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Volume 3, issue 2
Solid Earth, 3, 225–249, 2012
© Author(s) 2012. This work is distributed under
the Creative Commons Attribution 3.0 License.

Special issue: Phanerozoic black shales and oceanic anoxic events: geochemistry,...

Solid Earth, 3, 225–249, 2012
© Author(s) 2012. This work is distributed under
the Creative Commons Attribution 3.0 License.

Research article 20 Aug 2012

Research article | 20 Aug 2012

Shallow water carbonate platforms (Late Aptian–Early Albian, Southern Apennines) in the context of supraregional to global changes: re-appraisal of palaeoecological events as reflectors of carbonate factory response

A. Raspini A. Raspini
  • Istituto di Geoscienze e Georisorse (IGG), CNR, Via Giorgio La Pira, 4, 50121, Firenze, Italy

Abstract. This paper discusses the palaeoenvironmental significance of the "Orbitolina Level", the microbial carbonates and the Salpingoporella dinarica-rich deposits encased in the Aptian/Albian shallow water carbonate platform strata of Monte Tobenna and Monte Faito (Southern Italy). These facies show a peculiar field appearance due to their color and/or fossil content. In the shallow water carbonate strata, the Late Aptian "Orbitolina Level" was formed during a period of decreasing accommodation space. Microbial carbonates occur in different levels in the composite section. They reach their maximum thickness around the sequence boundaries just above the "Orbitolina Level" and close to the Aptian–Albian transition, and were not deposited during maximum flooding. S. dinarica-rich deposits occur in the lower part of the Monte Tobenna-Monte Faito composite section, in both restricted and more open lagoonal sediments. S. dinarica has its maximum abundance below the "Orbitolina Level" and disappears 11 m above this layer.

On the basis of δ13C and δ18O values recorded at Tobenna-Faito, the succession has been correlated to global sea-level changes and to the main volcanic and climatic events during the Aptian. Deterioration of the inner lagoon environmental conditions was related to high trophic levels triggered by volcano-tectonic activity. Microbial carbonates were deposited especially in periods of third-order sea level lowering. In such a scenario, periods of increased precipitation during the Gargasian induced the mobilization of clay during flooding of the exposed platform due to high-frequency sea-level changes, with consequent terrigenous input to the lagoon. This and the high nutrient levels made the conditions unsuitable for the principle carbonate producers, and an opportunistic biota rich in orbitolinids (Mesorbitolina texana and M. parva) populated the platform. In the more open marine domain, the increased nutrient input enhanced the production of organic matter and locally led to the formation of black shales (e.g. the Niveau Fallot in the Vocontian Basin).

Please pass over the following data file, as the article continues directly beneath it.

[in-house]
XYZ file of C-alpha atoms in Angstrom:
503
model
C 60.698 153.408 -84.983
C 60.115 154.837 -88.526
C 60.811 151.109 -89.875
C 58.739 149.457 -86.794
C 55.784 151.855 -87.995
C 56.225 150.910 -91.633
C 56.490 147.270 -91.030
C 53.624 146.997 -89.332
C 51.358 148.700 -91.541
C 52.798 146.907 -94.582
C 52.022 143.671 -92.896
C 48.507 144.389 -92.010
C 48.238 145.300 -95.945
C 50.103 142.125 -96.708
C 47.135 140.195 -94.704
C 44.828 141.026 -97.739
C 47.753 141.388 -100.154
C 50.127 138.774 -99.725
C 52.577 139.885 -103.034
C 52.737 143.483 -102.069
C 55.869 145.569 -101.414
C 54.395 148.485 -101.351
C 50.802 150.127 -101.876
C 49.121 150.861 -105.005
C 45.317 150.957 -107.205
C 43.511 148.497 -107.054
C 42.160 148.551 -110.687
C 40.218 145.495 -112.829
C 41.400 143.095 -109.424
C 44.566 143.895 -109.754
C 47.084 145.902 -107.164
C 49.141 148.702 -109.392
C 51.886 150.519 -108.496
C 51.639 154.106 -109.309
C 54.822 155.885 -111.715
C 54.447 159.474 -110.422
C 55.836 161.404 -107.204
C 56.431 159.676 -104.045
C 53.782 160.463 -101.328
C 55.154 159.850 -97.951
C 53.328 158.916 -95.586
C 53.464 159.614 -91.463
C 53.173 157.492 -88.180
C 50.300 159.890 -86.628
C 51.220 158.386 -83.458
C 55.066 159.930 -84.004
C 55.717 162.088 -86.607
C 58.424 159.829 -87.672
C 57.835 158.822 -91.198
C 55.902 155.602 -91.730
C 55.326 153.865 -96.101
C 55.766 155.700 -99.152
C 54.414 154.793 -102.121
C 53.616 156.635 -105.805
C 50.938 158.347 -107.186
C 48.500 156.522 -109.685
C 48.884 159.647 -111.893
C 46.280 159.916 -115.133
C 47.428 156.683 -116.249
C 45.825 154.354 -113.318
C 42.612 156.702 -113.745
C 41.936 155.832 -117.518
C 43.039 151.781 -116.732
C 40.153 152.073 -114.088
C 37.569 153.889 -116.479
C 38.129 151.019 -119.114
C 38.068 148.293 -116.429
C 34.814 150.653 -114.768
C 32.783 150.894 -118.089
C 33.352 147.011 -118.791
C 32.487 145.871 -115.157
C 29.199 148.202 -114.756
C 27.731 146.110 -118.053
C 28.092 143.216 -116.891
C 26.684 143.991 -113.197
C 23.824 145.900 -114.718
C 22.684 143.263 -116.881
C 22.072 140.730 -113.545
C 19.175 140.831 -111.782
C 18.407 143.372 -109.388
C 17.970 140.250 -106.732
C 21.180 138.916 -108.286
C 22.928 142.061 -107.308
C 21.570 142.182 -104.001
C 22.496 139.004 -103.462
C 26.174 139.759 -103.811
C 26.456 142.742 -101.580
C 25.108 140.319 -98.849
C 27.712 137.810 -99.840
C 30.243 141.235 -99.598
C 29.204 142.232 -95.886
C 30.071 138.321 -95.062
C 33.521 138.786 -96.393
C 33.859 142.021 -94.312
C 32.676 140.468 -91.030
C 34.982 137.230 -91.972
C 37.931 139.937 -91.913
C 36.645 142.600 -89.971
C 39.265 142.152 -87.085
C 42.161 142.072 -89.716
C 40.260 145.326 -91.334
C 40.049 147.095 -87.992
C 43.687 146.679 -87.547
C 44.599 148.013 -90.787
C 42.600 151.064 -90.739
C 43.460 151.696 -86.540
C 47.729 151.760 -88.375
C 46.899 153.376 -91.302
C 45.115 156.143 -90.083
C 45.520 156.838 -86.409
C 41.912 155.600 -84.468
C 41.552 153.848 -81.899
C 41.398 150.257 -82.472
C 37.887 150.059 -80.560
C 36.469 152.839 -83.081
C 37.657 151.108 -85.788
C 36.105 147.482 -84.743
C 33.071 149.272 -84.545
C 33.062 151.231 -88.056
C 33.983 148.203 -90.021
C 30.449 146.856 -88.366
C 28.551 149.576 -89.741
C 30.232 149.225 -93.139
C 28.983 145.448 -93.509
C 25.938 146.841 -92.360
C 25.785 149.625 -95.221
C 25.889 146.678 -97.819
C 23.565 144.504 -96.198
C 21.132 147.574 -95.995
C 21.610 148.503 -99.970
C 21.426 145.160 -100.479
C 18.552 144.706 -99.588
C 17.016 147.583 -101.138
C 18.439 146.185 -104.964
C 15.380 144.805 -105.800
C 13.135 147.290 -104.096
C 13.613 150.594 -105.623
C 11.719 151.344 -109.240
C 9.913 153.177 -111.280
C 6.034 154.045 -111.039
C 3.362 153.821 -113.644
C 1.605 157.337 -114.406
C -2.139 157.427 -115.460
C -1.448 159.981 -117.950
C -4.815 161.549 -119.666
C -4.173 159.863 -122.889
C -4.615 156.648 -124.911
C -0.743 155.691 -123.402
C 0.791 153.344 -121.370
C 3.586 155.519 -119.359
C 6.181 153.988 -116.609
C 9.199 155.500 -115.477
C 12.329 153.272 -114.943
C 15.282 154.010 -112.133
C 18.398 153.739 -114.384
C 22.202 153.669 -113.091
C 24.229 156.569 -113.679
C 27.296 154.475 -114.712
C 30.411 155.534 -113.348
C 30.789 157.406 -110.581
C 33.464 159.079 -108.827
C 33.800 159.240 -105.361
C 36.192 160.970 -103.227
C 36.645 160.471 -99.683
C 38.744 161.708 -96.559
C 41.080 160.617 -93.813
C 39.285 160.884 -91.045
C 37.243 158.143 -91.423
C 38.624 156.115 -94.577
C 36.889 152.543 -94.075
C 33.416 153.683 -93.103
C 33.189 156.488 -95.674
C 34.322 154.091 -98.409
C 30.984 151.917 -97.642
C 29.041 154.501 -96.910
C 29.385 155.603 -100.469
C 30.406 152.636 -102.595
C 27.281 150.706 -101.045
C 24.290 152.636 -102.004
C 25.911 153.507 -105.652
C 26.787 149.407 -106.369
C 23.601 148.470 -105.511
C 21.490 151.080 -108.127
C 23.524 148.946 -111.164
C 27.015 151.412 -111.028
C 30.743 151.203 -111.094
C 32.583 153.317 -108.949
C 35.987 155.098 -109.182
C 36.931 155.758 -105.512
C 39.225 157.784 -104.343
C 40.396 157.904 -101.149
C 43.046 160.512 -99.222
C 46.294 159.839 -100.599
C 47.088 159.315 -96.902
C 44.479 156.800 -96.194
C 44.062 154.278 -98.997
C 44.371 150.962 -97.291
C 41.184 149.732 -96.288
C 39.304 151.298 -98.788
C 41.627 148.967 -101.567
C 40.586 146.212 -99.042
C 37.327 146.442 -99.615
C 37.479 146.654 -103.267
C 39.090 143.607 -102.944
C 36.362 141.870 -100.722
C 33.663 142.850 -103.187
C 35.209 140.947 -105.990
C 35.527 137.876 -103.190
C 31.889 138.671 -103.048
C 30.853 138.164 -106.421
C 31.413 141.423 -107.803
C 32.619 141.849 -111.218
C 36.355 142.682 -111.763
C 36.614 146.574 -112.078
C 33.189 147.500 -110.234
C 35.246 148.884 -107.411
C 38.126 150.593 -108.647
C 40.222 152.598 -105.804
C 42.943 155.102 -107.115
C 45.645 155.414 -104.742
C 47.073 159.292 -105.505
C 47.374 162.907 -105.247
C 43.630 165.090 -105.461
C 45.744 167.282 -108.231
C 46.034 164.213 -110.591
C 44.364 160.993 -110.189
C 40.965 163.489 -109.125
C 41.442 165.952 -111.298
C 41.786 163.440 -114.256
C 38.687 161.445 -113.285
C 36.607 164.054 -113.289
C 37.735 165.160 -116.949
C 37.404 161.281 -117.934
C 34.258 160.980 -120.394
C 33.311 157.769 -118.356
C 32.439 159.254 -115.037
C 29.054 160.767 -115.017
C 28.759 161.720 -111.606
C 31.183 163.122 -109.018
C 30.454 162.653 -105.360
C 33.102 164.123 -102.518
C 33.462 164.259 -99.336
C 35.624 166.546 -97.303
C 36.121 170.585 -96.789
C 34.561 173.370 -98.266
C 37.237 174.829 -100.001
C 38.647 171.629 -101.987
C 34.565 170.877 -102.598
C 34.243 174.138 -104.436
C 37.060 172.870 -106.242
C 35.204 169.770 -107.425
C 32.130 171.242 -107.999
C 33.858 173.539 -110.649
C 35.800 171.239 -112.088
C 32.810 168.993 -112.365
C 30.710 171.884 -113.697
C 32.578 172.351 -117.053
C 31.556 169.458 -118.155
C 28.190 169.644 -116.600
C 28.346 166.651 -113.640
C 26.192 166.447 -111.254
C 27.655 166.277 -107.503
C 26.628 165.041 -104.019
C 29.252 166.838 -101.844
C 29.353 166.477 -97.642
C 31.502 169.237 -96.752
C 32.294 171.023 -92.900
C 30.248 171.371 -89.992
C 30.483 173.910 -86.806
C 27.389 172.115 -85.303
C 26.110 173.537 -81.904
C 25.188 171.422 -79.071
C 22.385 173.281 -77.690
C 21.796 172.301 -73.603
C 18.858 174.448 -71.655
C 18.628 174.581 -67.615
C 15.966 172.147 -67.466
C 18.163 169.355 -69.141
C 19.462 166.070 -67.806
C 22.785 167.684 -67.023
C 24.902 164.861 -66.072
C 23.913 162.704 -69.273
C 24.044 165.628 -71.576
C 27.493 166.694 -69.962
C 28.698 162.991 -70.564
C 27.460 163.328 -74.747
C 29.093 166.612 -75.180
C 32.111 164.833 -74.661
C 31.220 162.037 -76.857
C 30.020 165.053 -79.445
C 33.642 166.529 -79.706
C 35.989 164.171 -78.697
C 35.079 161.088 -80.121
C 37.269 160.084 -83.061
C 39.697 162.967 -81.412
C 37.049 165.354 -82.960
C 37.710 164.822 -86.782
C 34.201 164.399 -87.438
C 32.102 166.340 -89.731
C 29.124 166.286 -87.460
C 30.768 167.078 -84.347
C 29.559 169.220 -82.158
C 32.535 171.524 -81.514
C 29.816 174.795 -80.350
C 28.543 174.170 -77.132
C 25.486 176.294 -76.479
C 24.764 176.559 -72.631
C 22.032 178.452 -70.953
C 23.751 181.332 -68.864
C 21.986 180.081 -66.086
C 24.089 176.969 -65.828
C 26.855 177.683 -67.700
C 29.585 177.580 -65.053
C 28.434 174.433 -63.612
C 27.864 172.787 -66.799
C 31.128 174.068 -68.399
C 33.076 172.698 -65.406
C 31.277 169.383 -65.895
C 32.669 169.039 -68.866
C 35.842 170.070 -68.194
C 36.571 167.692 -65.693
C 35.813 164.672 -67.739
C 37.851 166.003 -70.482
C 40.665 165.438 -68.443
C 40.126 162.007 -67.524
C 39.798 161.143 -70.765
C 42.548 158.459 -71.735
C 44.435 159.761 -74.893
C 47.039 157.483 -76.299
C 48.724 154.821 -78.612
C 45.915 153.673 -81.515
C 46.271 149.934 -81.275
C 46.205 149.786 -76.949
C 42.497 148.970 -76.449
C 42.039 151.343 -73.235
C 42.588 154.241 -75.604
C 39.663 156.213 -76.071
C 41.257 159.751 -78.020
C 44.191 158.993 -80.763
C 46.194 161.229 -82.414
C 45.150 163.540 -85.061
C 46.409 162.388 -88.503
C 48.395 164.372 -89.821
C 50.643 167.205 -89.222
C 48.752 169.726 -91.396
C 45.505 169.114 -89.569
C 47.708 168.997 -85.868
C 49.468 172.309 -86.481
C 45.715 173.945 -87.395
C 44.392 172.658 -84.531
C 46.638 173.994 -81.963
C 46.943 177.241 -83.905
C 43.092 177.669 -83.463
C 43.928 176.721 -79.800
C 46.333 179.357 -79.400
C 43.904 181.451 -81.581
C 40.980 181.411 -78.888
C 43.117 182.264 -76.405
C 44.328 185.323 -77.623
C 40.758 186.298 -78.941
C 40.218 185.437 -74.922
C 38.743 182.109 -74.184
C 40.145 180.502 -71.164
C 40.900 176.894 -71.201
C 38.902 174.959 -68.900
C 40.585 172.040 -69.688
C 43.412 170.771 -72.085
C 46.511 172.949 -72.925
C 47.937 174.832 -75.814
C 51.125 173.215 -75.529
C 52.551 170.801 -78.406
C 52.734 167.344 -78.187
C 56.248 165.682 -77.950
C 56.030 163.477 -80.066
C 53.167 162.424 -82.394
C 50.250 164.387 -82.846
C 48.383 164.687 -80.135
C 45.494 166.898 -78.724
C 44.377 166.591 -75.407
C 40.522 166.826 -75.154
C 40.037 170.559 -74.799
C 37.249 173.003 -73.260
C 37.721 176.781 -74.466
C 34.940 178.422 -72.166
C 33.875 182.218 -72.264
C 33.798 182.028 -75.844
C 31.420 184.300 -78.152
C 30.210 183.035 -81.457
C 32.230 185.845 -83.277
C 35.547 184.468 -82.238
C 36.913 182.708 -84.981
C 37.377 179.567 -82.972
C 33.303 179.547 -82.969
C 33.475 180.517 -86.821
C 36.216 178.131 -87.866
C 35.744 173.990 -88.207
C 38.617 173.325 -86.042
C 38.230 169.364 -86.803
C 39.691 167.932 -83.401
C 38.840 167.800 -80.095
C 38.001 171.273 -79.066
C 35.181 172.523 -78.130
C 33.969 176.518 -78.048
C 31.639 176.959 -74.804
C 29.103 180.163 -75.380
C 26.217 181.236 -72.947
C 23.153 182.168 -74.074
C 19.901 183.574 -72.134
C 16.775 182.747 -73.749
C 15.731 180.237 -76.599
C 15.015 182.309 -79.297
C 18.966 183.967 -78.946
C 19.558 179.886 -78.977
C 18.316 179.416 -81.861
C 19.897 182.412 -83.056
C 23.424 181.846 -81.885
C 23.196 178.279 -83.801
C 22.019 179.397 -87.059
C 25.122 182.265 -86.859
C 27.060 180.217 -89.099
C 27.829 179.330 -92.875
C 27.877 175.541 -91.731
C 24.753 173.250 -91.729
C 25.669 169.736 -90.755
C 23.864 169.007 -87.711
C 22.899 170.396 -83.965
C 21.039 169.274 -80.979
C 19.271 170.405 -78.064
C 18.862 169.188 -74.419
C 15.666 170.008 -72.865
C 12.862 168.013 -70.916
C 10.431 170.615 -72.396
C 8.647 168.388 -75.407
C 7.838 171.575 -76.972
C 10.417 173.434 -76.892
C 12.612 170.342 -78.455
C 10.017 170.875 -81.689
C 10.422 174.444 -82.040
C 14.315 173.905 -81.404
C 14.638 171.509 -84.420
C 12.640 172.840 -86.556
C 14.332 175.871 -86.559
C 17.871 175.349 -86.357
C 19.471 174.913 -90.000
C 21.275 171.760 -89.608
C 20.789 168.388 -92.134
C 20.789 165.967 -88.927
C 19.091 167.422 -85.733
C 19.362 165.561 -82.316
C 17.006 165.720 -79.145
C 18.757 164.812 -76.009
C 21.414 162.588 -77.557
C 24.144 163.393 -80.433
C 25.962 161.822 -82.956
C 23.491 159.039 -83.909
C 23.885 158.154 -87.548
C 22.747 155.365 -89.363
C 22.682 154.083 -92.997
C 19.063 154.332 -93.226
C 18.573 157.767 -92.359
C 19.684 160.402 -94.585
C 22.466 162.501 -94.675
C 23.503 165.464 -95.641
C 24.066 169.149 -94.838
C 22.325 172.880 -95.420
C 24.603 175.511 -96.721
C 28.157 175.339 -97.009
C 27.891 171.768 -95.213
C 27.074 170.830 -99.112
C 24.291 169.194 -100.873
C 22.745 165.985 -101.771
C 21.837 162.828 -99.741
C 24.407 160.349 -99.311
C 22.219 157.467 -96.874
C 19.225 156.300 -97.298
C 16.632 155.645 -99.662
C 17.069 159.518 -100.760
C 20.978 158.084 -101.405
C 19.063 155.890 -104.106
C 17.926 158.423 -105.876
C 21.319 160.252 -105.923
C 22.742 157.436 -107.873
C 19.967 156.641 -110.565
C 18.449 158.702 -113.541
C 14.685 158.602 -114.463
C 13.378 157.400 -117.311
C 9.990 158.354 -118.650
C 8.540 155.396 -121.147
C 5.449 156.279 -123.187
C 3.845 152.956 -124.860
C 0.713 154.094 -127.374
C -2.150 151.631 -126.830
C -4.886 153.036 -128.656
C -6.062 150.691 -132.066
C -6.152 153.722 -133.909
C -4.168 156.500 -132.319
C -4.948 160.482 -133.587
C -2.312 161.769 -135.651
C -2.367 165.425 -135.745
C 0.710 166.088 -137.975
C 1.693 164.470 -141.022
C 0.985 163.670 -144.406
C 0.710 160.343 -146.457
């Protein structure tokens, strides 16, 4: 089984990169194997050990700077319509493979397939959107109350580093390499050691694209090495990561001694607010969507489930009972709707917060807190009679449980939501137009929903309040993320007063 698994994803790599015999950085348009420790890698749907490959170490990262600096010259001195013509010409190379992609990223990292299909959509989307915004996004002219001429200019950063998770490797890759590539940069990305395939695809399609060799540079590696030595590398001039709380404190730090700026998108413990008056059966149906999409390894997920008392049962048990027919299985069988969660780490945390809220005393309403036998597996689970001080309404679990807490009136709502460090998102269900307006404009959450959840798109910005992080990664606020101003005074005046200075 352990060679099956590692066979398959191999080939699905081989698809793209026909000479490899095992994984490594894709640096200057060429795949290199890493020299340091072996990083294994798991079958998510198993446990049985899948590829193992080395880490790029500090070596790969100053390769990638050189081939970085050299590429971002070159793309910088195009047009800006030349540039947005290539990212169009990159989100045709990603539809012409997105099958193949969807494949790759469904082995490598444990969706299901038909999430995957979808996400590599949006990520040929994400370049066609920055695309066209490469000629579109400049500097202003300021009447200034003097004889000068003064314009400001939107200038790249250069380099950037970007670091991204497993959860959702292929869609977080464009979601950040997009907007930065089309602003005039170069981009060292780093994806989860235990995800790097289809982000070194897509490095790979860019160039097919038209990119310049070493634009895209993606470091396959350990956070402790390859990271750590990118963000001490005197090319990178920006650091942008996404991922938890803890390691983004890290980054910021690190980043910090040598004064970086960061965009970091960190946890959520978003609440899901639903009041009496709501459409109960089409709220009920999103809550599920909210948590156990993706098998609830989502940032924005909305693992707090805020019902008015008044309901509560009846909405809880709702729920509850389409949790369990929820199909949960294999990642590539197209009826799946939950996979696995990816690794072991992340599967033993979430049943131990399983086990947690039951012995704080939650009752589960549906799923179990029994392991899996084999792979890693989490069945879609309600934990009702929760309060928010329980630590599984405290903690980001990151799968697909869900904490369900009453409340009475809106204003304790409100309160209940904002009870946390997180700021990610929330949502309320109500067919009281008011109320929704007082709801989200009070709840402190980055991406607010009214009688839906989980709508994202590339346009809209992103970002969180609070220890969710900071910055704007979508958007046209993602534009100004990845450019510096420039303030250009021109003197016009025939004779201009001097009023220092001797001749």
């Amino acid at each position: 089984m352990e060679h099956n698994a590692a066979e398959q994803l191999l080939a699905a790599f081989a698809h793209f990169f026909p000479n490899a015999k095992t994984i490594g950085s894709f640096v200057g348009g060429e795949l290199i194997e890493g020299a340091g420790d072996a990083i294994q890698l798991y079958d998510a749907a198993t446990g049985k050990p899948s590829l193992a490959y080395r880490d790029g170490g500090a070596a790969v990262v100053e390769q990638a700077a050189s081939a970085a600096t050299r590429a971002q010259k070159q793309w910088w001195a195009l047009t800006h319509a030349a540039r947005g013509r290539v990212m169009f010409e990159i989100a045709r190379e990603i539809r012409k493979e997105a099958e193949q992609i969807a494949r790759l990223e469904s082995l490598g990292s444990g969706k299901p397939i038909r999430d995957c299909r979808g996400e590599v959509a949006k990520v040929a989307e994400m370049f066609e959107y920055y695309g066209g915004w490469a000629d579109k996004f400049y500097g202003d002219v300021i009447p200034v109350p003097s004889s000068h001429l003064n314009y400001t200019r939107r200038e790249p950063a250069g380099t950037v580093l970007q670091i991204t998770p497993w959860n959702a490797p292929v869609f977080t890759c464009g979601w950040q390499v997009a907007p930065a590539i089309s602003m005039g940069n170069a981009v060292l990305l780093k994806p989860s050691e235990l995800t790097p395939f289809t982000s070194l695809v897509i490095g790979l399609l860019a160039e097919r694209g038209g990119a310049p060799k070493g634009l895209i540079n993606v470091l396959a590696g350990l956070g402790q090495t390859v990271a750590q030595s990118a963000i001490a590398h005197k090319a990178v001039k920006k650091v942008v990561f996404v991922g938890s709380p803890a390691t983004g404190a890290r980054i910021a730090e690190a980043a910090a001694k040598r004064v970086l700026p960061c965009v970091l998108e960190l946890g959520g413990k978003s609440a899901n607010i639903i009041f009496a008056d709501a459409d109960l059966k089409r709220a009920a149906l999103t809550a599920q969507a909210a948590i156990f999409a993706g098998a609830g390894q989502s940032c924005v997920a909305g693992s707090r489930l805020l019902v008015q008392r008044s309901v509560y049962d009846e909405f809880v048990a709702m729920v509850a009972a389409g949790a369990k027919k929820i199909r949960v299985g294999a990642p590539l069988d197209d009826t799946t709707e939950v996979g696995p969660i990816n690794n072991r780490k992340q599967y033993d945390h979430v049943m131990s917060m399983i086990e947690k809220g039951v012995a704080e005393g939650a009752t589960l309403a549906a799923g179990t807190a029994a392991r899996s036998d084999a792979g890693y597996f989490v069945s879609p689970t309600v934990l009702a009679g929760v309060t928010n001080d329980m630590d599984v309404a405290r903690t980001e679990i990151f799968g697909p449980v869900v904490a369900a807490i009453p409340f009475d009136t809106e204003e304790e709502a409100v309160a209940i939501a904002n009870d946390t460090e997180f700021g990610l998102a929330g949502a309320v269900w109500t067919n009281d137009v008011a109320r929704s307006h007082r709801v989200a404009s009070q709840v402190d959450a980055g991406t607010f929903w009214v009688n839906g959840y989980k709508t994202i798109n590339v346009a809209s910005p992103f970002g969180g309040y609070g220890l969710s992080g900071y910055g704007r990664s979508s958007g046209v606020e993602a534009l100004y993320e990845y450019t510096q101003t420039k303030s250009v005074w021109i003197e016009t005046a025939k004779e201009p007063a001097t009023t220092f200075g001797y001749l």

It is argued that the concomitant low Mg/Ca molar ratio and high concentration of calcium in seawater could have favoured the development of the low-Mg calcite skeleton of the S. dinarica green algae.

During third-order sea-level rise, no or minor microbial carbonates formed in the shallowlagoonal settings and S. dinarica disappeared. Carbonate neritic ecosystems were not influenced by the environmental changes inferred to have been induced by the mid-Cretaceous volcanism.

The "Orbitolina Level", the microbial carbonates and the Salpingoporella dinarica-rich deposits in the studied Aptian/Albian shallow water carbonate strata are interpreted to be the response to environmental and oceanographic changes in shallow-water and deeper-marine ecosystems.

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